Rikke Korff believes in singular, iconic products. Her two l
abels—The Furies and Skargorn, under umbrella company The Korff Kounsil—are built on being the absolute best at something very simple.
The Furies’ women’s knits are designed to be like dressed-up tops and pants but in jersey knit fabric, without the discomfort of being restricted in slacks and a blouse. A former designer for Levi’s Red label in Europe for 10 years, Korff launched her Skargorn men’s and women’s denim line in stores for Fall ’11, featuring jeans in “proper denim construction.”
“I think there are a lot of industries that could learn from the denim business,” Korff said. “That was what we were trying to do here—use that level of skill and kind of approach to problem solving in trying to make a perfect product.”
Korff modeled The Furies’ women’s knit tops, bottoms and dresses after a minimalist, Japanese-inspired, graceful style. Everything is made from two kinds of fabric, a 40-single jersey knit and spandex/jersey knit, whi
ch is used for top layers and bottoms.
“The idea was basically to look at how men wear T-shirts. They get it on and they’re done. Females don’t have that many options like that,” Korff said. “We wanted to do something that felt very progressive and young and at the same time also was doing something exciting for a consumer who is a little more mature an
d also doesn’t have a perfect body.” Wholesale price points for The Furies range from $28 to $38 for tops and up to $60 for a special dress.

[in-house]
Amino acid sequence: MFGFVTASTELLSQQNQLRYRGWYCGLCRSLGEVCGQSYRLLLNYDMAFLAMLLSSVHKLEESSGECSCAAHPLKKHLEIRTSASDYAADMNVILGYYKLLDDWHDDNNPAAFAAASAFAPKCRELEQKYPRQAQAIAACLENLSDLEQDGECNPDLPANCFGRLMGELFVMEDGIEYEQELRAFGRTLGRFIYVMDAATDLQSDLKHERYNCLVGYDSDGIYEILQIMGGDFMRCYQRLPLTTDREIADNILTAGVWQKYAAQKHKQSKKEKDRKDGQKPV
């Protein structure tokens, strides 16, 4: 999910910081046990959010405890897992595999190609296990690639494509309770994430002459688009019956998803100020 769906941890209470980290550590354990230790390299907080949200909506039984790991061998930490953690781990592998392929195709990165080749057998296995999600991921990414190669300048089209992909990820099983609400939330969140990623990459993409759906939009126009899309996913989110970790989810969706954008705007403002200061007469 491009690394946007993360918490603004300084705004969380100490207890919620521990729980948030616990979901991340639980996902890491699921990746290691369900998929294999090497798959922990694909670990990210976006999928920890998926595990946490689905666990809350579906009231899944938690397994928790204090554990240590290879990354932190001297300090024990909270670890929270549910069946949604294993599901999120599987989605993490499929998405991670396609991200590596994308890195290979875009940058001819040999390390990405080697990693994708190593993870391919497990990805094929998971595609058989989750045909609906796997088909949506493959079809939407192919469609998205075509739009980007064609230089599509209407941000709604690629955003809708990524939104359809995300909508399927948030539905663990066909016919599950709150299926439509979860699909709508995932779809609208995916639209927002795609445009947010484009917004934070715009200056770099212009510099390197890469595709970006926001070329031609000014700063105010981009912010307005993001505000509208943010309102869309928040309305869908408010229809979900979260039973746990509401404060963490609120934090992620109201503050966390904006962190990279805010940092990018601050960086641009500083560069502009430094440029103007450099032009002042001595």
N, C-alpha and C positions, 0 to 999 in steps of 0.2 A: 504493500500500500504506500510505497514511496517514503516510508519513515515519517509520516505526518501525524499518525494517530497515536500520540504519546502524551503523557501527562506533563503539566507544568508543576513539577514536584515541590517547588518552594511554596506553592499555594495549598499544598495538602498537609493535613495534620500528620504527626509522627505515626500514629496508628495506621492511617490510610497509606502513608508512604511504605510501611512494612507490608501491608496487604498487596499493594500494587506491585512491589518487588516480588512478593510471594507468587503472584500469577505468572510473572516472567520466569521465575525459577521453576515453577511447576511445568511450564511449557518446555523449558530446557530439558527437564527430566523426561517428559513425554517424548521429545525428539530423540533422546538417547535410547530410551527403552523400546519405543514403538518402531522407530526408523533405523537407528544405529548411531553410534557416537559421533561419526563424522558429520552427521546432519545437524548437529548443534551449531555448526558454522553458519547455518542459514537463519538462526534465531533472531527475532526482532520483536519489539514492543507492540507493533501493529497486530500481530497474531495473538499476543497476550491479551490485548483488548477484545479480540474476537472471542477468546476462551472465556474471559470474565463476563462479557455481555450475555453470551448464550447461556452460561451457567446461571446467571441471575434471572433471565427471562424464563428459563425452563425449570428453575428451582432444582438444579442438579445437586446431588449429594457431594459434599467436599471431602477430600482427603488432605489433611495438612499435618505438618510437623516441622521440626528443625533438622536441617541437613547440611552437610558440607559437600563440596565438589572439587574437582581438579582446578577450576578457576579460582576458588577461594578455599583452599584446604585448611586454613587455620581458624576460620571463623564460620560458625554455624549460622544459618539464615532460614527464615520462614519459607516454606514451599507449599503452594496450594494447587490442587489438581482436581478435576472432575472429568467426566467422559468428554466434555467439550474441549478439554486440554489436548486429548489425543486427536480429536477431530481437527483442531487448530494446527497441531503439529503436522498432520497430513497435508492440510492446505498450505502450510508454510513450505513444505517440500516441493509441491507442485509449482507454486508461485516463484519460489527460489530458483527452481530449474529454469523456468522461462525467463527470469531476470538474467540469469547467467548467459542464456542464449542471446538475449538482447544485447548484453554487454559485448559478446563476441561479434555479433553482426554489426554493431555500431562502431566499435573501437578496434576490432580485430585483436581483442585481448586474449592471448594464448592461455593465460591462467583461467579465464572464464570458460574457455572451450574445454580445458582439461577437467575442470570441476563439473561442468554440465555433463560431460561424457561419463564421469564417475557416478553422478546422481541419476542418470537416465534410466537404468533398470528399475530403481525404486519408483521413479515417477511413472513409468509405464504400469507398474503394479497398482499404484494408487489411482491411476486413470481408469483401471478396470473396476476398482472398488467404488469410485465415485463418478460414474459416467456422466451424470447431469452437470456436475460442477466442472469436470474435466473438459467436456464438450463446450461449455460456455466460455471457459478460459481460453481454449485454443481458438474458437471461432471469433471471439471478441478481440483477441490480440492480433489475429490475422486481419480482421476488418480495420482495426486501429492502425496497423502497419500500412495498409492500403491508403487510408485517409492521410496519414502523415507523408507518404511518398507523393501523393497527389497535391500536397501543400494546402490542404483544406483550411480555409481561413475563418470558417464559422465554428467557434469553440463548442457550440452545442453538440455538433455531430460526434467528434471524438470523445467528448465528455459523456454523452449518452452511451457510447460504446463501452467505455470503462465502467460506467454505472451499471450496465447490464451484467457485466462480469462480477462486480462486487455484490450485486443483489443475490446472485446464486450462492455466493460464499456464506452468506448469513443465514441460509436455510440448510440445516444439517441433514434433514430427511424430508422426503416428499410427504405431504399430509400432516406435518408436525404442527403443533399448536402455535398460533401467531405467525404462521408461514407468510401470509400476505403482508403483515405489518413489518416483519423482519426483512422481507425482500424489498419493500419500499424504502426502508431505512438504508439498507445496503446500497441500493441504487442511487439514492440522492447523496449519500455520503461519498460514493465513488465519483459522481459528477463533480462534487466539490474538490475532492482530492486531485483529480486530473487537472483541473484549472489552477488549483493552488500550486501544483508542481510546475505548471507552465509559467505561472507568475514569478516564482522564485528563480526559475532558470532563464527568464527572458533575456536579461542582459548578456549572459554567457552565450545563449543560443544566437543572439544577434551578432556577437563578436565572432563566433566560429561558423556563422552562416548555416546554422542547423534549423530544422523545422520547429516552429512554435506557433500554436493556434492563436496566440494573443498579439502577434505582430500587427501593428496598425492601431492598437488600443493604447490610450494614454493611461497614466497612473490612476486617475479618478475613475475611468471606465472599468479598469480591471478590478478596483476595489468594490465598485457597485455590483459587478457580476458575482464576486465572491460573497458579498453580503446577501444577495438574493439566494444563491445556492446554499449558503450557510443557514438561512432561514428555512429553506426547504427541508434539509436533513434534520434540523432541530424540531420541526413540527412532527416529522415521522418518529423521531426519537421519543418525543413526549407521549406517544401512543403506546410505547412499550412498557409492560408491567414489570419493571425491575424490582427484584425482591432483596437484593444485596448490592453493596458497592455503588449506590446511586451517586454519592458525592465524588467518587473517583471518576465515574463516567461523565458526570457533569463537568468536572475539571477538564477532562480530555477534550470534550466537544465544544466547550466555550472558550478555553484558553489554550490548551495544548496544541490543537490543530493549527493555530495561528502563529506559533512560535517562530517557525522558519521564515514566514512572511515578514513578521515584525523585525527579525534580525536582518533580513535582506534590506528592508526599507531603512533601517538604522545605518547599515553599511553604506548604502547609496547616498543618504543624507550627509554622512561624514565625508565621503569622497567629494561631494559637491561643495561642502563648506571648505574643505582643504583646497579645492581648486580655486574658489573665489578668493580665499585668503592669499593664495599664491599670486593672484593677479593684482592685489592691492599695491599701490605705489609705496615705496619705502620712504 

Denim is Korff’s true sandbox for playing. Thanks to her tenure at Levi’s, the designer can easily unwind into a tangent about the difference between cutting a denim pattern on the centigrade versus on the side grade—and the historical basis for both.
In Skargorn’s tough slim-cut jeans in blacks and inky blue hues, the distinguishing factors can barely be seen unless the customer knows to look for it. The inside pant seams are triple-needle stitched for a clean finish on the inside and out. She uses a special dye process that gives an extra layer of splotchy hue to give the jeans a very subtle dimension. “When you have unwashed product, it’s very flat. The staining really makes it much more dirty, gritty, and it gives the product life immediately,” Korff said. Wholesale price points for Skargorn range from $44 to $63 for jeans and $22 to $28 for tops. Skargorn T-shirts are made in custom-knit 20-single cotton jersey to duplicate the “Hanes Beefy Tees” and then are heavily washed—just like an authentic decaying vintage T-shirt.
“We need that feeling of a ripped shirt, but it can’t be a ripped shirt,” Korff said. “It’s that little rip you have in your neck. If it’s placed right, it can be very sexy. … We wanted to keep it simple and basic in a way, but it needed to offer something fresh to the market.”
Both The Furies and Skargorn are sold at American Rag and Urban Outfitters. The Furies is also sold at limited Nordstrom stores, and Skargorn is sold at limited Madewell stores.